Technology has linked together the world in ways which previous centuries did not. As a result, we have become more diverse in our thinking and approach to design.
When it comes to design, it is essential to communicate with not only the majorities but also the minorities in society. More often than not, this is best implemented through representation. A team cannot be represented by one person, as this limits the levels of innovation and creativity. By expanding the team to include a diverse range of talents, the result leads to a multifaceted way of thinking.
Designing for accessibility, for example, requires you to include people of varying abilities. The only way to approach this design is to be all inclusive.
As an architect, you are given a brief by a client, the end user. The conversation starts with a team of two (minimum). Then there are the engineers, with whom you work with to ensure your building functions properly. The builders, who construct the building. The quantity surveyors who cost up the materials, labour and contingencies. The specialists in detailed work and their suppliers. The councillors to ensure your project complies with building regulations. The list is endless. All bring a wealth of knowledge and experience to the project which you cannot get from an individual.
But how does this lead to innovation and creativity? By having more people with different skills on a team, you allow for a wider range of ideas to be voiced. You listen to the locals, you allow for representation on their part so that your design does not take away from their community. Instead you aim to improve it for their benefit. We take from our own experiences new concepts which lead to more diverse and exciting methods or creations.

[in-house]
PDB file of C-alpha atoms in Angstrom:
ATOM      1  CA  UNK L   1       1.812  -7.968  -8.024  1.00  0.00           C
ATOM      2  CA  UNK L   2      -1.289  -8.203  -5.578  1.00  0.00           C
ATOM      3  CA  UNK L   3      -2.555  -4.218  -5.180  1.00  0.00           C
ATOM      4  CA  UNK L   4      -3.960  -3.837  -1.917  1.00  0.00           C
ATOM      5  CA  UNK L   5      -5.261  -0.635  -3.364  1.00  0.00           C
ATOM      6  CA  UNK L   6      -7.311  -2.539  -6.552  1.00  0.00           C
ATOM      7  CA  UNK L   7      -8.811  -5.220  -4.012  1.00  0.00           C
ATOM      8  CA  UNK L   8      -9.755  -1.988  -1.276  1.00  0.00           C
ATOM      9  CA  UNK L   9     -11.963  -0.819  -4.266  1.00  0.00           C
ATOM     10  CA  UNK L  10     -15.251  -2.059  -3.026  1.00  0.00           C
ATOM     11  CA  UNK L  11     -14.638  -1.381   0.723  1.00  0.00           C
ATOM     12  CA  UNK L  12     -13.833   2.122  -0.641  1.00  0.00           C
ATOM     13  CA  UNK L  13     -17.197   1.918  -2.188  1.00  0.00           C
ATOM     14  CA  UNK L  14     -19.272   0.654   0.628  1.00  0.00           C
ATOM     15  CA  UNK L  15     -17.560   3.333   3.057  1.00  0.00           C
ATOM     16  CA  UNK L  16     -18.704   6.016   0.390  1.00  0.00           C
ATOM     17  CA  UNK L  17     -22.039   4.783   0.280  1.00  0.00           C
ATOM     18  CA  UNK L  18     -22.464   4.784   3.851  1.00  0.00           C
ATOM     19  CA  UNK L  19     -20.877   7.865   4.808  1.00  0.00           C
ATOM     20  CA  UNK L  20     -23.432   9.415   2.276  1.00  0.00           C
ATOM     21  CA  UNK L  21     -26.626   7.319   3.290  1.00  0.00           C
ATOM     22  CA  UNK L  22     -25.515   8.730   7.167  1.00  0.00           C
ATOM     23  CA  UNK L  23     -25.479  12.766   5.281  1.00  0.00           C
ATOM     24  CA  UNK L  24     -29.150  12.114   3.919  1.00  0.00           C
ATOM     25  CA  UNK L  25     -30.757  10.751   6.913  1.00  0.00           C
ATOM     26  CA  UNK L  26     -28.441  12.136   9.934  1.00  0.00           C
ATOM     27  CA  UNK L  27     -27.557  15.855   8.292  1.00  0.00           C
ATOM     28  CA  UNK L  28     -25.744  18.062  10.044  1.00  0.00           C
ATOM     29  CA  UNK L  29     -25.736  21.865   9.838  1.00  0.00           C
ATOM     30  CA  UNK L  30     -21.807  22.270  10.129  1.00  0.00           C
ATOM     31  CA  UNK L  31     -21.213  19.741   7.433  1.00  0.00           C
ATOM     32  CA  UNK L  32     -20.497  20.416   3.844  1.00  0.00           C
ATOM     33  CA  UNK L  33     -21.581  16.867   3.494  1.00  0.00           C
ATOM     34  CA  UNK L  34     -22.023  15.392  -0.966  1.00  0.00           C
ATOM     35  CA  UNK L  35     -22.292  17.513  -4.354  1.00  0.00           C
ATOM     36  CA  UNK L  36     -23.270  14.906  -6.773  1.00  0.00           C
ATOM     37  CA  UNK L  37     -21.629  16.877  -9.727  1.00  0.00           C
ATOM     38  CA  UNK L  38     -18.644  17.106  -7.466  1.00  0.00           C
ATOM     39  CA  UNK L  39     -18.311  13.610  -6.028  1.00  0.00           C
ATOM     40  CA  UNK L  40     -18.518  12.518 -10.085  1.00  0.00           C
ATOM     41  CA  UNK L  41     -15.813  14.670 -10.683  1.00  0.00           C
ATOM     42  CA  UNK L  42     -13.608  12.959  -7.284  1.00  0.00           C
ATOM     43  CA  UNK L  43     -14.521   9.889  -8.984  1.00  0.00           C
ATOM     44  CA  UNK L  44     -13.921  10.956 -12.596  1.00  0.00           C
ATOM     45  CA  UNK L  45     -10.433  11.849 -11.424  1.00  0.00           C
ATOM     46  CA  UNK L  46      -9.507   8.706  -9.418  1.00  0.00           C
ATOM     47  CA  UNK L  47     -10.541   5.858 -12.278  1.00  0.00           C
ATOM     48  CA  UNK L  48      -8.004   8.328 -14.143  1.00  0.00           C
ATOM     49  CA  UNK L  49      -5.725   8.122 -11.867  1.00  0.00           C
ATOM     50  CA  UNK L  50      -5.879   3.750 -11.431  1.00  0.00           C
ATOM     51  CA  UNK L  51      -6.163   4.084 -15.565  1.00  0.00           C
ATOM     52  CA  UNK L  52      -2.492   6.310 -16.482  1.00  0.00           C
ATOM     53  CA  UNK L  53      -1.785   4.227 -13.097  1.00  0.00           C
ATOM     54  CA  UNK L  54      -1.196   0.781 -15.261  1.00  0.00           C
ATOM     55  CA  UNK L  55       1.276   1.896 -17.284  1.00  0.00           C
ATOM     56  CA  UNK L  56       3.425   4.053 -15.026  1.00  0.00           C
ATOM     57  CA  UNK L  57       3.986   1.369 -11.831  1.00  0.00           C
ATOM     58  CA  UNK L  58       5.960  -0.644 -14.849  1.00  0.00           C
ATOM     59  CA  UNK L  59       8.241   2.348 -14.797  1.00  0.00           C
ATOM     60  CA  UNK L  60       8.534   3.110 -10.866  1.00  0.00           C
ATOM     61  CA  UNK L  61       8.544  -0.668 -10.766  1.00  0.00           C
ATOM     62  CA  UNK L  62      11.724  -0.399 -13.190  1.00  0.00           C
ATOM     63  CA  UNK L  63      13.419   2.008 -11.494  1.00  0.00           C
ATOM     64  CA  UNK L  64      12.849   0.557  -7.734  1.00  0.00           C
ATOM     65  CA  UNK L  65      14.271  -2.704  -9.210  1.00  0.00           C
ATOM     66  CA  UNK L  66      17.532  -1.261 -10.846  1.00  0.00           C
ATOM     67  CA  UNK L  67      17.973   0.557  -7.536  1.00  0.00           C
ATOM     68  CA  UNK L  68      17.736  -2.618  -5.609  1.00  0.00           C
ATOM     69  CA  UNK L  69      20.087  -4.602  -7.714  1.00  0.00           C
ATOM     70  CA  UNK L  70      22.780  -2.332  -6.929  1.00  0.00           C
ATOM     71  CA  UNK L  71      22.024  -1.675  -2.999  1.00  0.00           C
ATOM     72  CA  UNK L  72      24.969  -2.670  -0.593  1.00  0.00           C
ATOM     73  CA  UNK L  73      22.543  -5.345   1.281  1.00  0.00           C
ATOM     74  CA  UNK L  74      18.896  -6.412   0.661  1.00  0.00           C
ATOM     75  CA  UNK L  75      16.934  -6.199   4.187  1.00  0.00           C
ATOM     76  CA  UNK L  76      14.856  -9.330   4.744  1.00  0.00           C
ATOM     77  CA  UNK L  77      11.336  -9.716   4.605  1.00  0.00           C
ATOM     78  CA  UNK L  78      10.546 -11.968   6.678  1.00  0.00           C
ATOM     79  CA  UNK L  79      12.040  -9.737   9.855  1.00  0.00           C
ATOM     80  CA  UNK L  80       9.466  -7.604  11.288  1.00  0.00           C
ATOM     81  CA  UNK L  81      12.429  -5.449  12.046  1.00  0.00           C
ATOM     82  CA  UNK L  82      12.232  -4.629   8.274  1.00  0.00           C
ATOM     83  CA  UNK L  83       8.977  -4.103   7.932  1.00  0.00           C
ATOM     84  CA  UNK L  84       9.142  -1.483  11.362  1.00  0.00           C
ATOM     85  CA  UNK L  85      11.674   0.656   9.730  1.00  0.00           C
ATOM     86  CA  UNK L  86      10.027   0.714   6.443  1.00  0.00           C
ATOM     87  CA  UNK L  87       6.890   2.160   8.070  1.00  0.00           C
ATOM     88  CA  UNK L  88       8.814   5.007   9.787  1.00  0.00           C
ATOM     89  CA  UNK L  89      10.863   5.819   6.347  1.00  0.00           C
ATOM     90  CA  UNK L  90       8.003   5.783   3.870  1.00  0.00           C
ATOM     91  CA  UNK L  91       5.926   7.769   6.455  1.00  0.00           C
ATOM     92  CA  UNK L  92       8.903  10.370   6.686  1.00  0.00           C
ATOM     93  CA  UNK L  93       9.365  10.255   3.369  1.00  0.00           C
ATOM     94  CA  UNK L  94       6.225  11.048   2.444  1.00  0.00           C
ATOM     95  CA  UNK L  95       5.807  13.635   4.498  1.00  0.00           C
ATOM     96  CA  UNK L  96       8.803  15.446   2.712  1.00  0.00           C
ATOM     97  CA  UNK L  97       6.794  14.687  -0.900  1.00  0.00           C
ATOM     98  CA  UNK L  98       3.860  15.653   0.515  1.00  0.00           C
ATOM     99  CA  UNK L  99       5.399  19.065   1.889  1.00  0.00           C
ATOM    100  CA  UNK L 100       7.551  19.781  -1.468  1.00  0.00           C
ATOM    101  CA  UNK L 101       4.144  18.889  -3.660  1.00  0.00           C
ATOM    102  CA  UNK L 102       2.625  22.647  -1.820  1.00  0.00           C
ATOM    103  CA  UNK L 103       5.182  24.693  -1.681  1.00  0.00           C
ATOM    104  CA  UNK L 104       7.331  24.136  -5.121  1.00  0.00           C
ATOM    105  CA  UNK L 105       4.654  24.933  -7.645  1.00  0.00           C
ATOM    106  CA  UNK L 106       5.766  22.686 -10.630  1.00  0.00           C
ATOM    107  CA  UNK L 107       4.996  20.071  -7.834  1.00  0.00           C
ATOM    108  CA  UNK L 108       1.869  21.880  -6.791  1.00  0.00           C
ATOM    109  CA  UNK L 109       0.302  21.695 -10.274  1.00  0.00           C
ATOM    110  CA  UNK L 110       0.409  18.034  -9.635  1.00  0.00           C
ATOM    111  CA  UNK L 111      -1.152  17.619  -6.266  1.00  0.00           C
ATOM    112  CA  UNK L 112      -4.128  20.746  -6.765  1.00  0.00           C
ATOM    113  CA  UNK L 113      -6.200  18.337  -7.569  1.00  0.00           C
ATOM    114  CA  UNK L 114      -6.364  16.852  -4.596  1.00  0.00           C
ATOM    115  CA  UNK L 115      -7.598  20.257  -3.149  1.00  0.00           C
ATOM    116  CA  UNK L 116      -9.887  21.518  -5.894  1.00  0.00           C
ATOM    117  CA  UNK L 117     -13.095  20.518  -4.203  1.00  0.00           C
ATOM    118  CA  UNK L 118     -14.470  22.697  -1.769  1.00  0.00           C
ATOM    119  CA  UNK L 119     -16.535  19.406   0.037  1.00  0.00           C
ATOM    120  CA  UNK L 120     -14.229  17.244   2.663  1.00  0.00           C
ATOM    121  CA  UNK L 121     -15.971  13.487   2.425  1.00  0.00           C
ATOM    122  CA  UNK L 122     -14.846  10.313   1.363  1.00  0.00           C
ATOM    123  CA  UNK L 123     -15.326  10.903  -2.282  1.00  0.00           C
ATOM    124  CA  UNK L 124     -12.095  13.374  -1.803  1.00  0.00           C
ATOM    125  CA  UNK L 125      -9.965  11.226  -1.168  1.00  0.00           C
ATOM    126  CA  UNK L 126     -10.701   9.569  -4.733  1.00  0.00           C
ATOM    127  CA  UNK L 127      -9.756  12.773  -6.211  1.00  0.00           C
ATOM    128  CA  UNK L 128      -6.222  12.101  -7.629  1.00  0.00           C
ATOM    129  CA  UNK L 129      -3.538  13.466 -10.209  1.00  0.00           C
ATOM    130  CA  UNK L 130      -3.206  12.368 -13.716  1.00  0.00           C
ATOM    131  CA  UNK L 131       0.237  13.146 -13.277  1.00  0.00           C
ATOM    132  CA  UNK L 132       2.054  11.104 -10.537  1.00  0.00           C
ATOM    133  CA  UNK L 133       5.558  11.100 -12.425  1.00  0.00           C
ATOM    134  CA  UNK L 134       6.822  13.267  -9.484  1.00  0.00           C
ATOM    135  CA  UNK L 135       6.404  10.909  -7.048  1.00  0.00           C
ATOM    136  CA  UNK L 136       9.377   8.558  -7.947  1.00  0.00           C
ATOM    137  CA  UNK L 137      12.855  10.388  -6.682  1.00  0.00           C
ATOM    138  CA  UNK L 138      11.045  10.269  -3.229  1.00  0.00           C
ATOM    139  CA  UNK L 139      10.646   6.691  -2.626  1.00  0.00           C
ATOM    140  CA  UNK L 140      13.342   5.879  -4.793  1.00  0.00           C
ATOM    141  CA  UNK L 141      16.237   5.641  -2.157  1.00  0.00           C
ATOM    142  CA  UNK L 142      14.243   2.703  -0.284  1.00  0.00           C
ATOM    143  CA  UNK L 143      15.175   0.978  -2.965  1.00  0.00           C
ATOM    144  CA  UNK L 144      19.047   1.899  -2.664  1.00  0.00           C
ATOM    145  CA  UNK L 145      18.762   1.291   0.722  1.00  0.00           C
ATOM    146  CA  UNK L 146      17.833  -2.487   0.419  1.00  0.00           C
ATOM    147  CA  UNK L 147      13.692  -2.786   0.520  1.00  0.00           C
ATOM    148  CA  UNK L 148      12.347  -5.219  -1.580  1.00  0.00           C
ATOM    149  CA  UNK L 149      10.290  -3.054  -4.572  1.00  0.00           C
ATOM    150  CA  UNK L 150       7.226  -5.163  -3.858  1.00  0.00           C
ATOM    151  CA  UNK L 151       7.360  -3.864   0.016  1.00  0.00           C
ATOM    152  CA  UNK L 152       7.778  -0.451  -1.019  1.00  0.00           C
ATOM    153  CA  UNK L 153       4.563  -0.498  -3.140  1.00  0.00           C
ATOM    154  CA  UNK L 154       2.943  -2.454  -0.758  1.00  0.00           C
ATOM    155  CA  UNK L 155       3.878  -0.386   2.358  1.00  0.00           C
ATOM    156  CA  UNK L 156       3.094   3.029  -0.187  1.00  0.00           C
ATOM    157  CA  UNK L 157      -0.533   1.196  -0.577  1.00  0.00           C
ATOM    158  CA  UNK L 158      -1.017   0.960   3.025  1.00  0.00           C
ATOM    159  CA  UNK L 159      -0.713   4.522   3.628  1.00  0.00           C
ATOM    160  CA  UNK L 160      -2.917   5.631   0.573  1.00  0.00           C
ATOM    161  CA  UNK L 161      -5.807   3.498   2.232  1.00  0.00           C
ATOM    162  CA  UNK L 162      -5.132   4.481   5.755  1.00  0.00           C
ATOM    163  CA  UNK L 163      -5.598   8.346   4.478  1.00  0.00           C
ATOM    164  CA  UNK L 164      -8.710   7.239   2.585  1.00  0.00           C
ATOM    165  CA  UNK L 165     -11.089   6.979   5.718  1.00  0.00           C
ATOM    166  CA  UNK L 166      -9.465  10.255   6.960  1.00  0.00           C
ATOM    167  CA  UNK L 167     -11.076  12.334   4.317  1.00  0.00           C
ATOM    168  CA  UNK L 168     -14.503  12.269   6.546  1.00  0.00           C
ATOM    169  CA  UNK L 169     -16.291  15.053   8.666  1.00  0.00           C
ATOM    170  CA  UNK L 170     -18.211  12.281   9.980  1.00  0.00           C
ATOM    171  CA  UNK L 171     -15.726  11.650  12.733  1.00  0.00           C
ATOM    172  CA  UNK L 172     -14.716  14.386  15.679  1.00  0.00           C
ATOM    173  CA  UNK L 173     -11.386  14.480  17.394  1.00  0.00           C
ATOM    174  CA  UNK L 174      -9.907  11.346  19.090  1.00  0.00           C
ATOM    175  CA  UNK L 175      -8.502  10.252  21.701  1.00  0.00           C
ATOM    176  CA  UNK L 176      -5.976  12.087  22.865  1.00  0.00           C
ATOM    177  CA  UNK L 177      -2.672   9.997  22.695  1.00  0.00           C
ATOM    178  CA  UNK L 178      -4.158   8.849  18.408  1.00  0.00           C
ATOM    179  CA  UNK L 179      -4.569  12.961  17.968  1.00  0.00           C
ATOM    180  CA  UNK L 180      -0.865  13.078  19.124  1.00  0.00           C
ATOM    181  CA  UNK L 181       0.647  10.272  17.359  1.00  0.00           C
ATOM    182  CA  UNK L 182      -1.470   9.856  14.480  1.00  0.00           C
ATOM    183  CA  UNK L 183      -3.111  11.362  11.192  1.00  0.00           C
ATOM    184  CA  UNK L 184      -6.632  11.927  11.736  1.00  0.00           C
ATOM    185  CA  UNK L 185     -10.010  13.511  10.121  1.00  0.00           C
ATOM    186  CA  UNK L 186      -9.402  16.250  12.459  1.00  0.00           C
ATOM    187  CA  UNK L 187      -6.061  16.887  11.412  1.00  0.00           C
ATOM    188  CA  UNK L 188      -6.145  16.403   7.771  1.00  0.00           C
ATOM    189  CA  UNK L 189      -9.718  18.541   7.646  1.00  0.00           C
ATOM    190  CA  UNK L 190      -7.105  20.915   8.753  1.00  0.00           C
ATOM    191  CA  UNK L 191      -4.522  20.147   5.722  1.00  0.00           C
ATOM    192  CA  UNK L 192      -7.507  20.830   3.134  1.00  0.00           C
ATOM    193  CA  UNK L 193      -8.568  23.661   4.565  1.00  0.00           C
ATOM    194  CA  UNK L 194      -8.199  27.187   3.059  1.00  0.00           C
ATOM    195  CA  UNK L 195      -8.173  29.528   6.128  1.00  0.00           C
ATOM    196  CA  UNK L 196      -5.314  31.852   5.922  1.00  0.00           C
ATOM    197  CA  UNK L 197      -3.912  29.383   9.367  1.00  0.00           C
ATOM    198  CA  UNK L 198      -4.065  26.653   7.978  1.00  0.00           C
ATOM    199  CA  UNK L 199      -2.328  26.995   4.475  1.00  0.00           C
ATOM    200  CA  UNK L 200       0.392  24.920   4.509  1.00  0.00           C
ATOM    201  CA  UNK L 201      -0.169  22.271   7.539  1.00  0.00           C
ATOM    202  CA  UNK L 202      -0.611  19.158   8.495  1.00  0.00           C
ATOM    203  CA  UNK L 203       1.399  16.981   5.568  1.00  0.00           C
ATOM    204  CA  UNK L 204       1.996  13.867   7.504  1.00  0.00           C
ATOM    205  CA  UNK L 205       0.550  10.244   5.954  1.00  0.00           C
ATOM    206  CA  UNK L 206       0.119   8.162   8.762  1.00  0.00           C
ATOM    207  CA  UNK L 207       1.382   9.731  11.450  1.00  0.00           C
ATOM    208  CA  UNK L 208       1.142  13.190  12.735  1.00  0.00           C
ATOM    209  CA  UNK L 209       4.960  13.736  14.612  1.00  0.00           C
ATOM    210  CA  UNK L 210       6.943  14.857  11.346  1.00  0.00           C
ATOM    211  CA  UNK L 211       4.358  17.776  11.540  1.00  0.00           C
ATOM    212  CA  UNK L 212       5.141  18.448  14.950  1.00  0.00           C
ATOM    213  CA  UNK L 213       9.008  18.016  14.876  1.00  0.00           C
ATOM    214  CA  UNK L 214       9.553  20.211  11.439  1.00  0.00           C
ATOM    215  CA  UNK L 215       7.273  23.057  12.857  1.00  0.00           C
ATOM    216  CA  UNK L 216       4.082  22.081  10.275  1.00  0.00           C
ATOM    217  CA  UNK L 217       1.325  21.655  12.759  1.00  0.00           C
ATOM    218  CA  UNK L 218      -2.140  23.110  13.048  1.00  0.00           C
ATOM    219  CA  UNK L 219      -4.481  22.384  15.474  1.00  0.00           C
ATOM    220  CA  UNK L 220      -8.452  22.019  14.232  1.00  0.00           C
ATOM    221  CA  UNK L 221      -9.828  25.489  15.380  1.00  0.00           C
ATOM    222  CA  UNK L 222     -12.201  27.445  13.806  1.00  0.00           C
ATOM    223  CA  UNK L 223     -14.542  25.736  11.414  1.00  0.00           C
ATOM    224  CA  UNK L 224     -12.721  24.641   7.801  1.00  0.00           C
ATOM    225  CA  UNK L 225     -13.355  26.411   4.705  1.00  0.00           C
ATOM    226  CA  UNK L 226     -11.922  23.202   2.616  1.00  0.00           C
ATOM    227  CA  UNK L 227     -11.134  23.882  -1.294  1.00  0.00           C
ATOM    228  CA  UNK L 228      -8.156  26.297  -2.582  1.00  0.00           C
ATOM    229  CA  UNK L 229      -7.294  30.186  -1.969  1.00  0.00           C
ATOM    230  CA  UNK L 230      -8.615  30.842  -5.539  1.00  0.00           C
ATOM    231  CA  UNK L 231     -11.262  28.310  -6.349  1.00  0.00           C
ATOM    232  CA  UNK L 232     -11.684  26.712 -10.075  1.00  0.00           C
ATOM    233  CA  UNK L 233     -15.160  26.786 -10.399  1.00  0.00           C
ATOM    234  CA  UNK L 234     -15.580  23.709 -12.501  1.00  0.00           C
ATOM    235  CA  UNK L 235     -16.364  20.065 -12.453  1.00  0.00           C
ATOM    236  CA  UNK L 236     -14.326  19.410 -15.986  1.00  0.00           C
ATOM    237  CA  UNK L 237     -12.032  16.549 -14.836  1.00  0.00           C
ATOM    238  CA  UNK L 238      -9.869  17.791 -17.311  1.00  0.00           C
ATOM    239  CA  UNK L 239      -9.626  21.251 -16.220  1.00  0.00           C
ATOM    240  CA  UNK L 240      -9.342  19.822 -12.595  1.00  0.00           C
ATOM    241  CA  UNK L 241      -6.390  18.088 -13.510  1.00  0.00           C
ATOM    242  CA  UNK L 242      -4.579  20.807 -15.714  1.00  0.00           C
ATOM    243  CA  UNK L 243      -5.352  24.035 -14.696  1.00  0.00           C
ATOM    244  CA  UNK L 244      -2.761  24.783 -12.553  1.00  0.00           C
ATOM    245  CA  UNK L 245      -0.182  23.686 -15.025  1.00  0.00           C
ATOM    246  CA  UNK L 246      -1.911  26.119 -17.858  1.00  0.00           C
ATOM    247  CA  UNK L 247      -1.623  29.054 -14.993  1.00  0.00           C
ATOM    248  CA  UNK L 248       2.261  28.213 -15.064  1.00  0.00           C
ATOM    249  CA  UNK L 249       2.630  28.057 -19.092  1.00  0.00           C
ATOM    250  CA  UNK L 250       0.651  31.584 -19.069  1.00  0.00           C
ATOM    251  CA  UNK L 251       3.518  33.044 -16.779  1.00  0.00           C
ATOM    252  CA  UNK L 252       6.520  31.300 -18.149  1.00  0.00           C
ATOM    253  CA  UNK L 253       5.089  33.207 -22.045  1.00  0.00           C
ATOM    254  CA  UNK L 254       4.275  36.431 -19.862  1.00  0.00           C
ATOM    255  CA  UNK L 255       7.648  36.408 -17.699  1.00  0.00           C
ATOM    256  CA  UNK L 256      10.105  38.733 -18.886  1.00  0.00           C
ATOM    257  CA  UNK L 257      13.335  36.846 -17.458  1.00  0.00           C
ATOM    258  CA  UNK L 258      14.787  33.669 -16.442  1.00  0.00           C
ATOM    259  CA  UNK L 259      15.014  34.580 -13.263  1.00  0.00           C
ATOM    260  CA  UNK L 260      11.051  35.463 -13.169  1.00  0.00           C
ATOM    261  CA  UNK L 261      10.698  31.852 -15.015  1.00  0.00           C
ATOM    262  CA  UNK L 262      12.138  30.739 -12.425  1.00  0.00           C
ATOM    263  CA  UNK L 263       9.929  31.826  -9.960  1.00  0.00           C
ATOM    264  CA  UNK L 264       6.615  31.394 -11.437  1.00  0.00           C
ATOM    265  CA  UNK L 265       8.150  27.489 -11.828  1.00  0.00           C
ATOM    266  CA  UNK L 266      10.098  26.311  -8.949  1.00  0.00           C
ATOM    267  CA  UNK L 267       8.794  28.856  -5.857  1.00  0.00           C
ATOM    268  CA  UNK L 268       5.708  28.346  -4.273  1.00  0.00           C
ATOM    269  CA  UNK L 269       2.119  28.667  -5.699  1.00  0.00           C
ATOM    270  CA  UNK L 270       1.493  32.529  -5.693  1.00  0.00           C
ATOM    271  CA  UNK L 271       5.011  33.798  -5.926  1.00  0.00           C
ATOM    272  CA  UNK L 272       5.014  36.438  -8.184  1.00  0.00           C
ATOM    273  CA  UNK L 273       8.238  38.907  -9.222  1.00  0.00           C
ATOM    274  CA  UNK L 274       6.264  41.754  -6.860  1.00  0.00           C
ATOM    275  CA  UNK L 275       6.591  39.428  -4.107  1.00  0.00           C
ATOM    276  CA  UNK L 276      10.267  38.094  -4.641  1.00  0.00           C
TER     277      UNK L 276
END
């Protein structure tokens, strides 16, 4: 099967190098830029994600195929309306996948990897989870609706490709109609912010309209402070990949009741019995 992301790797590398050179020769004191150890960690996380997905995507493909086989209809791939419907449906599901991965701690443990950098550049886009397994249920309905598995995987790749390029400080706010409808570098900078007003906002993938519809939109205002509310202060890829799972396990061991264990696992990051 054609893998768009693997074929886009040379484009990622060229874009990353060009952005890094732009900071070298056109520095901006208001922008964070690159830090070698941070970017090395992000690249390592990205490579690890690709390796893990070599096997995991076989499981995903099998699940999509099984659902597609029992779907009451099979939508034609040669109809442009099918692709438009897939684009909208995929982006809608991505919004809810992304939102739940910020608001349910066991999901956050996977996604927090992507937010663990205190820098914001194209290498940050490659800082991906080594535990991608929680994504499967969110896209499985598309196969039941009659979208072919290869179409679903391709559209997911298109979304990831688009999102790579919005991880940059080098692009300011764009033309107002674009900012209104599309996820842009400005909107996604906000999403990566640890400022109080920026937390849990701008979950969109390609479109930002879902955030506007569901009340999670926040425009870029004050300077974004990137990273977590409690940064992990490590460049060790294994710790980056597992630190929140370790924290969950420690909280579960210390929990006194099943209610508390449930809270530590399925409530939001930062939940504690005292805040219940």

I recently attended a lecture by Mexican female architect, Rozana Montiel, head of Estudio de Arquitectura. Her lecture discussed extensively about past projects and exhibitions she had presented at, such as the Venice Biennale 2018. The one idea that stuck with me the most, was the inclusion of the community in her designs. One of her specialities is project work for low income areas. Renewal of these areas does not require consultation with locals, but Montiel aims to include the community in her design. After all, these are her true clients. These will be the people who will benefit from her work, so why should she exclude them? The diverse representation of the community and her design team, work in collaboration to bring about creative solutions to local problems.
In one of her projects, she redesigned an unused steep walkway with sewerage pipes to become a gathering place for people of the area. Montiel noted that the children used these sewerage pipes as slides and included this concept in her design. The walkway was redesigned to be more accessible with its underside being used as a sheltered place. The surrounding area was refashioned with slides and steps, acting as a play area for the children. This innovation improved the community spirit as it provided more than just a walkway but also a gathering and play space. Would these innovative ideas have been thought of and developed before? Possibly, but how would we think of these solutions, when we do not consider the problem?
In conclusion, when choosing a team, to achieve maximum innovation and creativity, it is vital to consider a range of team members with varying skills, backgrounds, ages, genders, social classes and abilities. Only when this is considered can the end result become exciting and revolutionary for all involved.